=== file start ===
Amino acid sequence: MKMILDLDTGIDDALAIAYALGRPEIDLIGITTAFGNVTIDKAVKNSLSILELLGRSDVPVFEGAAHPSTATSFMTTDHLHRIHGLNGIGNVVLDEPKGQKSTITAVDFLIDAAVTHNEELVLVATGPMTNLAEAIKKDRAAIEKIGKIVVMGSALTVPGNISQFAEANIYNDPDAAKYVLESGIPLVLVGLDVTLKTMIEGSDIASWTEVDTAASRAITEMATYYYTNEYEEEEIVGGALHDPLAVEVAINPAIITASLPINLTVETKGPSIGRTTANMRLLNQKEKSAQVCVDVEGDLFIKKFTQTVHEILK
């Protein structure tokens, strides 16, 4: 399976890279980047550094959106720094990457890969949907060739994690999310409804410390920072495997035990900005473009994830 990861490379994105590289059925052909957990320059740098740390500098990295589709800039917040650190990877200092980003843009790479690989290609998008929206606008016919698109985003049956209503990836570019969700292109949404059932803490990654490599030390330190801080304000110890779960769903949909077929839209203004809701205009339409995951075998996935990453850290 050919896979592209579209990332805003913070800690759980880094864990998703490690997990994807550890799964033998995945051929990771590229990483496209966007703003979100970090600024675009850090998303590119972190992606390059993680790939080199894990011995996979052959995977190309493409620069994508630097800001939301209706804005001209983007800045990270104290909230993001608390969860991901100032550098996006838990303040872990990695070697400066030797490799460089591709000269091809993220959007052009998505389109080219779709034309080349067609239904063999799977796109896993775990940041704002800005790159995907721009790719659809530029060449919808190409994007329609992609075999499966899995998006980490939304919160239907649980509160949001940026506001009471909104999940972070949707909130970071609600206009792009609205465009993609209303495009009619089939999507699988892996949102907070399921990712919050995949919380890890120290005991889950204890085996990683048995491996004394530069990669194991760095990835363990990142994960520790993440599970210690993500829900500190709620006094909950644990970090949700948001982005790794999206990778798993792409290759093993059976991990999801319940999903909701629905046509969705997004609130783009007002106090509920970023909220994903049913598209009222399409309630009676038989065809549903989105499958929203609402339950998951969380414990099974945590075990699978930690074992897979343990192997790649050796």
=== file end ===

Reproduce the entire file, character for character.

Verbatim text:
Amino acid sequence: MKMILDLDTGIDDALAIAYALGRPEIDLIGITTAFGNVTIDKAVKNSLSILELLGRSDVPVFEGAAHPSTATSFMTTDHLHRIHGLNGIGNVVLDEPKGQKSTITAVDFLIDAAVTHNEELVLVATGPMTNLAEAIKKDRAAIEKIGKIVVMGSALTVPGNISQFAEANIYNDPDAAKYVLESGIPLVLVGLDVTLKTMIEGSDIASWTEVDTAASRAITEMATYYYTNEYEEEEIVGGALHDPLAVEVAINPAIITASLPINLTVETKGPSIGRTTANMRLLNQKEKSAQVCVDVEGDLFIKKFTQTVHEILK
């Protein structure tokens, strides 16, 4: 399976890279980047550094959106720094990457890969949907060739994690999310409804410390920072495997035990900005473009994830 990861490379994105590289059925052909957990320059740098740390500098990295589709800039917040650190990877200092980003843009790479690989290609998008929206606008016919698109985003049956209503990836570019969700292109949404059932803490990654490599030390330190801080304000110890779960769903949909077929839209203004809701205009339409995951075998996935990453850290 050919896979592209579209990332805003913070800690759980880094864990998703490690997990994807550890799964033998995945051929990771590229990483496209966007703003979100970090600024675009850090998303590119972190992606390059993680790939080199894990011995996979052959995977190309493409620069994508630097800001939301209706804005001209983007800045990270104290909230993001608390969860991901100032550098996006838990303040872990990695070697400066030797490799460089591709000269091809993220959007052009998505389109080219779709034309080349067609239904063999799977796109896993775990940041704002800005790159995907721009790719659809530029060449919808190409994007329609992609075999499966899995998006980490939304919160239907649980509160949001940026506001009471909104999940972070949707909130970071609600206009792009609205465009993609209303495009009619089939999507699988892996949102907070399921990712919050995949919380890890120290005991889950204890085996990683048995491996004394530069990669194991760095990835363990990142994960520790993440599970210690993500829900500190709620006094909950644990970090949700948001982005790794999206990778798993792409290759093993059976991990999801319940999903909701629905046509969705997004609130783009007002106090509920970023909220994903049913598209009222399409309630009676038989065809549903989105499958929203609402339950998951969380414990099974945590075990699978930690074992897979343990192997790649050796």